11 June 2014, 14:09
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Documentary Film Screening in Yerevan: An Italian's Travels Armenia

Italian artist Bruno Bruni is in Armenia again, this time to be present at the premiere of a documentary film dedicated to his exhibition.

The premiere of filmmaker, Narek Bakhtamayan’s documentary about the Italian sculptor Bruno Bruni was off to a late start on the warm, June evening.  The journalists were eager to get their questions in to the artist, but despite the excitement, the director greeted offered the crowd a warm welcome.

After the initial enthusiasm wore off, the film began. A few minutes into the film, chuckles could be heard throughout the theater. Bakhtamyan breathed a sigh of releave—laughter, in this context, was a good sign.

An unexpected interruption occurred during the film’s screaning, when an impromptu debate emerged after Minister of Culture, Hasmik Poghosyan, commented on the value of art in versus out of exhibition. She announced that to hide a piece of art is to diminish its value.

The crowd emerged into a vigorous debate chattering, validity of such a claim. A solution was never reached, however, as another reason for disagreement arose after Bakhtamyan made a controversial statement about Armenian artists “start planning their funeral after celebrating their 50th birthday.” The audacious director hinted that locals could learn a thing or two from the Italian sculptor, whose productivity has been impressive even into his older age. The audience, consisting primarily of 50- or 60-somethings were, quite understandably, irked by Bakhtamyan’s implications about their output.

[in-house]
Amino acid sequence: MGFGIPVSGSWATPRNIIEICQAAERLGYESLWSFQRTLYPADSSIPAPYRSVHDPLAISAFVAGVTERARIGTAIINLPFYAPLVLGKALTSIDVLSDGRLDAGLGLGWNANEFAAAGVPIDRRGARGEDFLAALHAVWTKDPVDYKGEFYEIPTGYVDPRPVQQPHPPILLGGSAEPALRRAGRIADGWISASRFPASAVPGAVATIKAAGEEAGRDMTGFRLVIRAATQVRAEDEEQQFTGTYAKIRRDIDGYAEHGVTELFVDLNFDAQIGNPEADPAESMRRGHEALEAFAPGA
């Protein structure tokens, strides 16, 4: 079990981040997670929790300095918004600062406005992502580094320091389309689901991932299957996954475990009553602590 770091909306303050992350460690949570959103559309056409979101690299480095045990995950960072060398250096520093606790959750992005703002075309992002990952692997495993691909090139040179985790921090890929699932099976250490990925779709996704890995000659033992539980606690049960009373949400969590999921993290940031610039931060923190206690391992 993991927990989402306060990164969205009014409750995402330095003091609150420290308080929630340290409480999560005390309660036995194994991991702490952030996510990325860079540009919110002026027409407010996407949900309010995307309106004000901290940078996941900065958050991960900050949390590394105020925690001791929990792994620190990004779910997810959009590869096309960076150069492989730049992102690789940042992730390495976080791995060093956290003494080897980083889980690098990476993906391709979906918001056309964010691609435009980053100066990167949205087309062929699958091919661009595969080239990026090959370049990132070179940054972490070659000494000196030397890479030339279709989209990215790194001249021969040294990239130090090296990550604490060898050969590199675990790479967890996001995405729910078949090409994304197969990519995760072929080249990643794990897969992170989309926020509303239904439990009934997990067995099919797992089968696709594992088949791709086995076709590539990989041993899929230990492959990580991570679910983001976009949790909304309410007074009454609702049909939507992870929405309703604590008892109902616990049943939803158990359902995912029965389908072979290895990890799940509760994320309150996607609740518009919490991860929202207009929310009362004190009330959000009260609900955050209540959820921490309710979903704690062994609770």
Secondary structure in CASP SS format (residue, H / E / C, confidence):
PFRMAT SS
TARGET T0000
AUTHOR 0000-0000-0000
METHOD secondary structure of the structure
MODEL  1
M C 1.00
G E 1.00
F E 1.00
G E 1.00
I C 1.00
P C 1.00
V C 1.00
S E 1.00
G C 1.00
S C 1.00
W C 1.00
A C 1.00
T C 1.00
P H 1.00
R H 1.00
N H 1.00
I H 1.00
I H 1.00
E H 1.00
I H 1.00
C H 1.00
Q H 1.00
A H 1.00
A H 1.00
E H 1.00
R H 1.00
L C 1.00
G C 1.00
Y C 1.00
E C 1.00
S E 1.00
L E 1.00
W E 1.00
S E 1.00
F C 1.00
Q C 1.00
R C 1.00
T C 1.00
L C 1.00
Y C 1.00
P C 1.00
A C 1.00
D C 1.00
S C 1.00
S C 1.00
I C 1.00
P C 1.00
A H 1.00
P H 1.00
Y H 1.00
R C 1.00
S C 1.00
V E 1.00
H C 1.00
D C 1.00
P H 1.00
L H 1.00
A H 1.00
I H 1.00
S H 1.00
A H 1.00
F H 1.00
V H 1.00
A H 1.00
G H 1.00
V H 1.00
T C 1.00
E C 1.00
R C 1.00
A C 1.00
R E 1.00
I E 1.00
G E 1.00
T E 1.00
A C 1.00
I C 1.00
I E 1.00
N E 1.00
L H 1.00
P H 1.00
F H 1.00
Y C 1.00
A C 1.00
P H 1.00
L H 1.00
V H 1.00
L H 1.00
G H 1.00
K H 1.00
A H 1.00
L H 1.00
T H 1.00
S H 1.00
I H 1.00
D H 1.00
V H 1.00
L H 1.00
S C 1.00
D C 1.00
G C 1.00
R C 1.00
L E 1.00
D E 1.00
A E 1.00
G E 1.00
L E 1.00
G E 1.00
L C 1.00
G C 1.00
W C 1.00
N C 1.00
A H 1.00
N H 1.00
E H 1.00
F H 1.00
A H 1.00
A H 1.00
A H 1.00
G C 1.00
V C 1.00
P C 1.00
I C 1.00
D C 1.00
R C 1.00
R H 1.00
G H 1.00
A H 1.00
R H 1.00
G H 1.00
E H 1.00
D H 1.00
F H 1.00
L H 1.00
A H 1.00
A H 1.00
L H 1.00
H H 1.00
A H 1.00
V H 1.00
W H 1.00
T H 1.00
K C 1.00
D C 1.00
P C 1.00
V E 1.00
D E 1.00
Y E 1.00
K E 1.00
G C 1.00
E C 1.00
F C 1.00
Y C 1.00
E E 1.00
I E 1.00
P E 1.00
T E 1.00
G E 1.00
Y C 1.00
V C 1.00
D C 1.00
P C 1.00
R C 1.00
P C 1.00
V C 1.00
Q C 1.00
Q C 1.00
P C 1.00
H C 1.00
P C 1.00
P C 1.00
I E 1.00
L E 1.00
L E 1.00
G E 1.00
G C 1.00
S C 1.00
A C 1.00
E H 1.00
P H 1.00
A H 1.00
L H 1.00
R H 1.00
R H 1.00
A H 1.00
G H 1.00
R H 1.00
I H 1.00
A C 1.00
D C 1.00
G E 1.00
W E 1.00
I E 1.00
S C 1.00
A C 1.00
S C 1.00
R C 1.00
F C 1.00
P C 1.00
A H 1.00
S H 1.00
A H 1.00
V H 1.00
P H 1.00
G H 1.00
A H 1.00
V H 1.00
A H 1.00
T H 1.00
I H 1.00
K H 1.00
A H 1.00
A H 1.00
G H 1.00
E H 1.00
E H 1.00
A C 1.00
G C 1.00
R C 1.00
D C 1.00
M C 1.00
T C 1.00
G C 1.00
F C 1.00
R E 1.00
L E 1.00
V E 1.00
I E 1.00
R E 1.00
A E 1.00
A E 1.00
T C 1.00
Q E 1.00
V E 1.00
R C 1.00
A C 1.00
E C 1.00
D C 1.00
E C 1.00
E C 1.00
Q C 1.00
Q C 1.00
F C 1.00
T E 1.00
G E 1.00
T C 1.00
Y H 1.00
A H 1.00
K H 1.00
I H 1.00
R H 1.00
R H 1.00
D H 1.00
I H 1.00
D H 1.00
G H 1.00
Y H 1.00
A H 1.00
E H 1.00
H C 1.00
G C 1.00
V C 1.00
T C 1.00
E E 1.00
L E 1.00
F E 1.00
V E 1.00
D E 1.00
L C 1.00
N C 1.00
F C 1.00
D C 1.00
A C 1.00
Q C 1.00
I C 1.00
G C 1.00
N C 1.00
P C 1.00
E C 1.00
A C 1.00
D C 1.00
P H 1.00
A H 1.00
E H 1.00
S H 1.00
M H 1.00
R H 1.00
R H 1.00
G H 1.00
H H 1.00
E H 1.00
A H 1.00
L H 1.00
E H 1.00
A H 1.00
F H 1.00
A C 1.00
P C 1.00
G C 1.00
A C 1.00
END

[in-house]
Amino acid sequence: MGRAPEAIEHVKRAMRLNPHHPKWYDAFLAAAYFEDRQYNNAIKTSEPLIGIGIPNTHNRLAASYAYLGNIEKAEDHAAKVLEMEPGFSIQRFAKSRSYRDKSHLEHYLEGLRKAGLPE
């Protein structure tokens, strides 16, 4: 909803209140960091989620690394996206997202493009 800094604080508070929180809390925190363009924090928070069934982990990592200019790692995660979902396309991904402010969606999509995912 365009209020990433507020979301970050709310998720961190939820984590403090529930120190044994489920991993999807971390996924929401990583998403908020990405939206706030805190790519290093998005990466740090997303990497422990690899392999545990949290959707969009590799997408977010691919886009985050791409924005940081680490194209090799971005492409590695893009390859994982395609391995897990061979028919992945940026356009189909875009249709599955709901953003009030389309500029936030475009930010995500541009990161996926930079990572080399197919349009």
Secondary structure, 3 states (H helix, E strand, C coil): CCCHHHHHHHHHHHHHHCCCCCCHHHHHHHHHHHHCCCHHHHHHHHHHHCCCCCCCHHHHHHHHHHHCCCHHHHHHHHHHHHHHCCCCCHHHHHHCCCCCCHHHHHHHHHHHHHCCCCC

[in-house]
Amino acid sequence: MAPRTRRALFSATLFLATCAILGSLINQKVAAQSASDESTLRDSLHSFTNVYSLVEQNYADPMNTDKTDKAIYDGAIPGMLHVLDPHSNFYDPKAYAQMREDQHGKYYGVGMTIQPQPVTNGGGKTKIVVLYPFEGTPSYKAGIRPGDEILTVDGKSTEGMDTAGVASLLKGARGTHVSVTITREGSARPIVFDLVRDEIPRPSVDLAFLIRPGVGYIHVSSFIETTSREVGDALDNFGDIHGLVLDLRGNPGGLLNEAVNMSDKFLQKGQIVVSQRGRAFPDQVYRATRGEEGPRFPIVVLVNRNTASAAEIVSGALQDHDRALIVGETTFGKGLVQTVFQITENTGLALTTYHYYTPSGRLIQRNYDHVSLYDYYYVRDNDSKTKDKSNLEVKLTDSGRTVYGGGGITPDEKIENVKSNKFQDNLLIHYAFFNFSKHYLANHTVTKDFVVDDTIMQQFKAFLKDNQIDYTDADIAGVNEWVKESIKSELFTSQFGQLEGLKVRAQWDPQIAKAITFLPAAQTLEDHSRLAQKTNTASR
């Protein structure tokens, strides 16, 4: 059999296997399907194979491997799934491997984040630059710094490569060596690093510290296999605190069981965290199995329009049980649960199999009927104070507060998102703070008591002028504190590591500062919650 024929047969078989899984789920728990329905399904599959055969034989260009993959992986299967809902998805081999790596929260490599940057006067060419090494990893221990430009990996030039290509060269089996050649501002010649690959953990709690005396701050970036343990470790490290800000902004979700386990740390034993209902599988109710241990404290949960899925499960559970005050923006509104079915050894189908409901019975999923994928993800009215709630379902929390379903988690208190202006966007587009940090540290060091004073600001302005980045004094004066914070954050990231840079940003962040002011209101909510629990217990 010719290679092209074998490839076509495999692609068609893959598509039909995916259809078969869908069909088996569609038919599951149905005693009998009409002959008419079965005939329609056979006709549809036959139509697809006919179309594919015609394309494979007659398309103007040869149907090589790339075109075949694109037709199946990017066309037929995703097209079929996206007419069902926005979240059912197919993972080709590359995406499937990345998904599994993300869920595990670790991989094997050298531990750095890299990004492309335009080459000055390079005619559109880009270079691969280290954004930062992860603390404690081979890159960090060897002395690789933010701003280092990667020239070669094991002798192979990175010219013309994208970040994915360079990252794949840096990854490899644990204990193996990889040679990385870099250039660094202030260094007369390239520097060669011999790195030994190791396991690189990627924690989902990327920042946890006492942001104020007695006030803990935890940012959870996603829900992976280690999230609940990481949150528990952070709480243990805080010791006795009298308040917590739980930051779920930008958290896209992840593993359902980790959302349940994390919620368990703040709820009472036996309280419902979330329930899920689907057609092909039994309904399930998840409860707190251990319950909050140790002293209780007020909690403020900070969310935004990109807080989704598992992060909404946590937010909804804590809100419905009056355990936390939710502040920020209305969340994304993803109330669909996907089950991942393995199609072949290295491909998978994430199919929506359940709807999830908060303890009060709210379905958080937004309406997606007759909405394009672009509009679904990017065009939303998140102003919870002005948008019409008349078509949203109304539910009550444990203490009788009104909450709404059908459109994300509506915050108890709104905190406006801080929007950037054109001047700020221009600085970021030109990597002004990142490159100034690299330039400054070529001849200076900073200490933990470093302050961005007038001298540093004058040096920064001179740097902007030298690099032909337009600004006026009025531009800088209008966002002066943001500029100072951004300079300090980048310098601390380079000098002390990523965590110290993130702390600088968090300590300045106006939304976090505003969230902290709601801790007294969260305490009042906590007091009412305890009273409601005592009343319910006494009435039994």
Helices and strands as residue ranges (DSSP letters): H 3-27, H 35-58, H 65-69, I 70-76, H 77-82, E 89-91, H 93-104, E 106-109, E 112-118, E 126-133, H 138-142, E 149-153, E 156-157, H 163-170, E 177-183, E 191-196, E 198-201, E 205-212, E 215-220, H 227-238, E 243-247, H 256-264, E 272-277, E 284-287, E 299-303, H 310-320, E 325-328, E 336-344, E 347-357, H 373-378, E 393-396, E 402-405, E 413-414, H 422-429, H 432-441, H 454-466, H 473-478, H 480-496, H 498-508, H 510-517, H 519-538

Fortunately for Bakhtamyan, the crowd’s attention shortly returned to the screen, which depicted Bruni discovering Armenia in various ways—walking around Yerevan, dinner in Ohanavan, and cultural excursions around Saghmosavank monastery.

After the screening, Armenian artists discussed Bruno Bruni’s works, including his nuanced use of marble in sculptures and his influences from historical figure, Che Guevara. Bakhtamyan confided to the audience that the filmmakers’ objective was to interfere as little as possible with the sculptor’s visit. However, the film depicted the crew in some bizarre roles, which witnessed Bakhtamyan – always donning a scarf – and his operator assisting with the exposition and even scenes where the young director prepared dinner for Bruni.

The discussion came to a conclusion with the Italian’s confession that his experience in Armenia was profoundly enriching, on both a personal and professional level, voicing a particular attraction to the country’s brandy.

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